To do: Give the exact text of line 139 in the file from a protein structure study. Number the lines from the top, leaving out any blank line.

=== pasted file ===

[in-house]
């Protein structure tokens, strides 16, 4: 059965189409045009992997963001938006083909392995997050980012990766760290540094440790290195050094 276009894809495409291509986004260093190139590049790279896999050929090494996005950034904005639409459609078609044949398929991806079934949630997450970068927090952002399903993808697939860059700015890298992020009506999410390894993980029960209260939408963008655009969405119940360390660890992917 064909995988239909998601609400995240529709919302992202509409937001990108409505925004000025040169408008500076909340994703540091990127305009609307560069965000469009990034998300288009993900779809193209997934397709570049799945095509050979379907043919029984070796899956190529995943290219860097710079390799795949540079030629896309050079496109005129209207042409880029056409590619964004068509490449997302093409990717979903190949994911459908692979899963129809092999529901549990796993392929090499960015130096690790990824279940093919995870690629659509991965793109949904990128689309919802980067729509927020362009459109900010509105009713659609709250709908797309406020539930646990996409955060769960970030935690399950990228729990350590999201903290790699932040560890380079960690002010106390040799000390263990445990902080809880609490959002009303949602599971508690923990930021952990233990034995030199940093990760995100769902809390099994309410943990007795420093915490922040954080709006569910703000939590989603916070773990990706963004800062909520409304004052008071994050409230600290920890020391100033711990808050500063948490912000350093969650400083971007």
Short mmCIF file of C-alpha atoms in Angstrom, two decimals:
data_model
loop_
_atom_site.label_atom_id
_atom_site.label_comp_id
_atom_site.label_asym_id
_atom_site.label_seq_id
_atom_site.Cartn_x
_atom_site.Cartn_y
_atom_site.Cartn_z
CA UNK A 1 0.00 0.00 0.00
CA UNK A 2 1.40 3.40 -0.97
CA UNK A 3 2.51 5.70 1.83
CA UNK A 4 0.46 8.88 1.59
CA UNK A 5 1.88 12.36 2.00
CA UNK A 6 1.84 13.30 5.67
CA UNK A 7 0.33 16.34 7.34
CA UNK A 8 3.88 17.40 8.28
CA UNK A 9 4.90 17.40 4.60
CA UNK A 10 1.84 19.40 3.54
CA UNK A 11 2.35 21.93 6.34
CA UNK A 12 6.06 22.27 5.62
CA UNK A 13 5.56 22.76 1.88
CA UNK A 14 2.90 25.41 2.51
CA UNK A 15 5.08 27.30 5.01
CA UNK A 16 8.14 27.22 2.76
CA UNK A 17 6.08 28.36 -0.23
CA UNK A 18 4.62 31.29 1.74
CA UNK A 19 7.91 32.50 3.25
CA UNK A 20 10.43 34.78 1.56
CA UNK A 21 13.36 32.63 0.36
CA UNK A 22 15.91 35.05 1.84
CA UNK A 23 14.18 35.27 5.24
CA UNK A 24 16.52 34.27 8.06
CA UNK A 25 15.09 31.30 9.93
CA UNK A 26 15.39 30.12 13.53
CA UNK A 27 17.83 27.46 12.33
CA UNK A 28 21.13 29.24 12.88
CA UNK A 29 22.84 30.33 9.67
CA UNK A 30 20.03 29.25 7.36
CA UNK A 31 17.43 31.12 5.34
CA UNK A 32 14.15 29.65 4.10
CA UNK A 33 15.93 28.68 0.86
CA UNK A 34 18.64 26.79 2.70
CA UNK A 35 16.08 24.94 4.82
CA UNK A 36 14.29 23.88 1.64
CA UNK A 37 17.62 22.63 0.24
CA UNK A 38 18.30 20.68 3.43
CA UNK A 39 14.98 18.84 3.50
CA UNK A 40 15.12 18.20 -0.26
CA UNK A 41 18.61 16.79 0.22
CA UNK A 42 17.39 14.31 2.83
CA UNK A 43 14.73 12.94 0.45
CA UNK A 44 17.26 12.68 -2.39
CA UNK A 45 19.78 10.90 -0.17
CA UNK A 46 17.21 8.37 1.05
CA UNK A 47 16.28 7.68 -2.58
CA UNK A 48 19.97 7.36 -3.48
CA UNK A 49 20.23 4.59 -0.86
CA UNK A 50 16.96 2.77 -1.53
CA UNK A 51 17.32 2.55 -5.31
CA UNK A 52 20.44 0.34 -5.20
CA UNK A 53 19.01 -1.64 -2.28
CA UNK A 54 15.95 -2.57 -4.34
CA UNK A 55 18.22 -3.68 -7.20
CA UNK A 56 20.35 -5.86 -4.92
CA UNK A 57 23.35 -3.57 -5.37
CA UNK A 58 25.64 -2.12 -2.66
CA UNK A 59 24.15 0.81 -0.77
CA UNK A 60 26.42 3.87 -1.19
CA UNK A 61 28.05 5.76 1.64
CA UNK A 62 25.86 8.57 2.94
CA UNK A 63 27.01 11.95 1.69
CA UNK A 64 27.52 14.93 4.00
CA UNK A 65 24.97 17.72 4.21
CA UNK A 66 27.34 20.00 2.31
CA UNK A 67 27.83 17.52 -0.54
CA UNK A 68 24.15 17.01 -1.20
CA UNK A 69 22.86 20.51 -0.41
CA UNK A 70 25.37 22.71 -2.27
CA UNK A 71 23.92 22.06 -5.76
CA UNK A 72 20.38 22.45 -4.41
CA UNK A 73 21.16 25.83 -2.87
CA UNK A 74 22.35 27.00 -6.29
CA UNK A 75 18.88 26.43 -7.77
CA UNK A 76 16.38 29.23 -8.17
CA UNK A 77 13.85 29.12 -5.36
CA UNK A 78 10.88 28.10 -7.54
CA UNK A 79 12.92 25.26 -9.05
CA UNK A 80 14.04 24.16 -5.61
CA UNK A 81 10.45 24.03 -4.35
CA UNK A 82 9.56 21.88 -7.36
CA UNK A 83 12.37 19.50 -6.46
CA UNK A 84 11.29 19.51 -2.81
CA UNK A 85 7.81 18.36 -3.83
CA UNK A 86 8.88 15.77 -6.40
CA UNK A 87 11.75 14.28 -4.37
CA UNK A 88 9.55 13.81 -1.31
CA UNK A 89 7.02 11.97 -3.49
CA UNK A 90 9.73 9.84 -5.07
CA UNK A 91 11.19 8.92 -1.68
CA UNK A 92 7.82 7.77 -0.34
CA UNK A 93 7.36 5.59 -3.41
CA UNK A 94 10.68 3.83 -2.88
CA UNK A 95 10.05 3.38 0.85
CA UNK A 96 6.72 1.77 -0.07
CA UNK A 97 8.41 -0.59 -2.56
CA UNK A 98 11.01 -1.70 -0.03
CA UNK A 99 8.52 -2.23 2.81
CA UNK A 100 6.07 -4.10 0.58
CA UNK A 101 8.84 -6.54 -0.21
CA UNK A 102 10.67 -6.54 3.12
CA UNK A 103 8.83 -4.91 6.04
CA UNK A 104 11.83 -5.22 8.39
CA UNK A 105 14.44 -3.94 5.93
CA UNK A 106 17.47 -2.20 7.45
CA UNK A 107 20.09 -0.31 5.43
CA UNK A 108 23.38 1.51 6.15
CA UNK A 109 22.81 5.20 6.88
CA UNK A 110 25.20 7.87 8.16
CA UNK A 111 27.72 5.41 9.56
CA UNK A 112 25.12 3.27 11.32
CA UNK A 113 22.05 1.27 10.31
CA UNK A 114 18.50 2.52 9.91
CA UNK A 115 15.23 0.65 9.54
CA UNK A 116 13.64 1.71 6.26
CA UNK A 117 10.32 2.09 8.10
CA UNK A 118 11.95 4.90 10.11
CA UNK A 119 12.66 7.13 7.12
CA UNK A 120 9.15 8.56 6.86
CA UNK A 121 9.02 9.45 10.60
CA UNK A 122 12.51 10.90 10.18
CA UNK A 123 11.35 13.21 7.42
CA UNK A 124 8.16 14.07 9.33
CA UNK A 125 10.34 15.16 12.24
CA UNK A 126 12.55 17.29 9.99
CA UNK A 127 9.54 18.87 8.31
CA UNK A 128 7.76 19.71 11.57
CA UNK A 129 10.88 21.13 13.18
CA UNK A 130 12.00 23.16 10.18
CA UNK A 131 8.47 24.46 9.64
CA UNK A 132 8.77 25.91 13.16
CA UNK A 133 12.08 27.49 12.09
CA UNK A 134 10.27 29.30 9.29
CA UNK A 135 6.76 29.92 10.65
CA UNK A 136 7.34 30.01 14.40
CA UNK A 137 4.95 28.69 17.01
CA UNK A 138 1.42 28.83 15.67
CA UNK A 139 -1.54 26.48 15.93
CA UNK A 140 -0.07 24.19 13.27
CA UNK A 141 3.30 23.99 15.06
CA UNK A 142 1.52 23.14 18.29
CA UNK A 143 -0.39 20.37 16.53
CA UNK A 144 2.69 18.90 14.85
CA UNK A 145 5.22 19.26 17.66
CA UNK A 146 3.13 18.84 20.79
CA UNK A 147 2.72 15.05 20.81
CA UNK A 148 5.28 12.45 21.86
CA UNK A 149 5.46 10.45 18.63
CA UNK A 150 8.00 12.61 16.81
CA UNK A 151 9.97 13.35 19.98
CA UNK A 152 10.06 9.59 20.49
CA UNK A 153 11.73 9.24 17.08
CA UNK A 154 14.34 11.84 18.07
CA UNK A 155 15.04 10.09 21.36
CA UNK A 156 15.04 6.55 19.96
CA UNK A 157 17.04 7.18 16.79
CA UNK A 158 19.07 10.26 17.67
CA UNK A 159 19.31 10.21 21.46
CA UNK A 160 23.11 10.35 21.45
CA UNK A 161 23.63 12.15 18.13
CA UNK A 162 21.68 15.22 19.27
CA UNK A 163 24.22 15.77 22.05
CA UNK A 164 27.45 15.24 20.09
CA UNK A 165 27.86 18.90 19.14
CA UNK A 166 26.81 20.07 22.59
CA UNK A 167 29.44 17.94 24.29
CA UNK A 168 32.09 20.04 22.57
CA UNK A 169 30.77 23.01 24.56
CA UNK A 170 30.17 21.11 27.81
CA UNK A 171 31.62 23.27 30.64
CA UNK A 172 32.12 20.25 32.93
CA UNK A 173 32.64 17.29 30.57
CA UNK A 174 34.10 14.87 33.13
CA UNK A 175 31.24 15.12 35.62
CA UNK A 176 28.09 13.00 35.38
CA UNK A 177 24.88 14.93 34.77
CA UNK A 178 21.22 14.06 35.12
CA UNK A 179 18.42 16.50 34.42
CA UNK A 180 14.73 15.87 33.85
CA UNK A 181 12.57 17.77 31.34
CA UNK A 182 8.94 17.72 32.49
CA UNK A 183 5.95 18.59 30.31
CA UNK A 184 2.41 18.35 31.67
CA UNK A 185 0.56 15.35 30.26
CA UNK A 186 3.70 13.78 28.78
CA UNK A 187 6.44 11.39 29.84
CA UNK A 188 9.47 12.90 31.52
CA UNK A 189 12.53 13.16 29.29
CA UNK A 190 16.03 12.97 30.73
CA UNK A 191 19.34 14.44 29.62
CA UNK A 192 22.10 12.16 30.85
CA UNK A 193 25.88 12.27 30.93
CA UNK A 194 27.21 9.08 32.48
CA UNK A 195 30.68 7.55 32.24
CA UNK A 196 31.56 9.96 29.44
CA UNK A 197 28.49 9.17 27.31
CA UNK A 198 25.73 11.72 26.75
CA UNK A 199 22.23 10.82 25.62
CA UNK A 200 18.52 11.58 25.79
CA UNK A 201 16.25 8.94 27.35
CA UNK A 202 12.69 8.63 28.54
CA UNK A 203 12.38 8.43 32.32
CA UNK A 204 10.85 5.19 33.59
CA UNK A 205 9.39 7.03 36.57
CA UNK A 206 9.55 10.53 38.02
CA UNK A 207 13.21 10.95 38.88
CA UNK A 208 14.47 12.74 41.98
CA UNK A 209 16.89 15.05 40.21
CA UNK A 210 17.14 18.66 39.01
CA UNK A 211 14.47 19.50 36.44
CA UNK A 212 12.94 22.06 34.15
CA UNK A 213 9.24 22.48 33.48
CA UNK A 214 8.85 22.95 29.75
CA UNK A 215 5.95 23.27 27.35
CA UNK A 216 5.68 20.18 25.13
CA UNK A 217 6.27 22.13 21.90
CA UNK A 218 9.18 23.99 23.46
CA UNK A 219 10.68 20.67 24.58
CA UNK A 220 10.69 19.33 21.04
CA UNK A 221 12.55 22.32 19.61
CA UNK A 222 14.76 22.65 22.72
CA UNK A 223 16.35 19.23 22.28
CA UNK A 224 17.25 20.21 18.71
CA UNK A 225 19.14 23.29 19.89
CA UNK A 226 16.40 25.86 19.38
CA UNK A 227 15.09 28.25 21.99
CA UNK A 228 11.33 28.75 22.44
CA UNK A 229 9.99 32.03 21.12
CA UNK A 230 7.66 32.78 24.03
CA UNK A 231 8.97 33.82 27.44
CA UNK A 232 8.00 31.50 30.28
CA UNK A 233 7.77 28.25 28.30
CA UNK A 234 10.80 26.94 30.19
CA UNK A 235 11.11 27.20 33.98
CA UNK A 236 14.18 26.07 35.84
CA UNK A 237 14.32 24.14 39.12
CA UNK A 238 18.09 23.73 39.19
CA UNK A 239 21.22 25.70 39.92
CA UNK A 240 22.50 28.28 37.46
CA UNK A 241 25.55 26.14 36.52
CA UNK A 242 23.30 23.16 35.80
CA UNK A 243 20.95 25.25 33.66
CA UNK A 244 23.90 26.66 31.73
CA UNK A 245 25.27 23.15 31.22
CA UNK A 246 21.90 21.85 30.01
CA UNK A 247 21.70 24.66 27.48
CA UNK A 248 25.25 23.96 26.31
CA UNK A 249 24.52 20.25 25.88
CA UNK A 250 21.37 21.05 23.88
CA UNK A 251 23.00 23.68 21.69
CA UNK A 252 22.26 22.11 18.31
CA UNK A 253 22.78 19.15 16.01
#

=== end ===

CA UNK A 127 9.54 18.87 8.31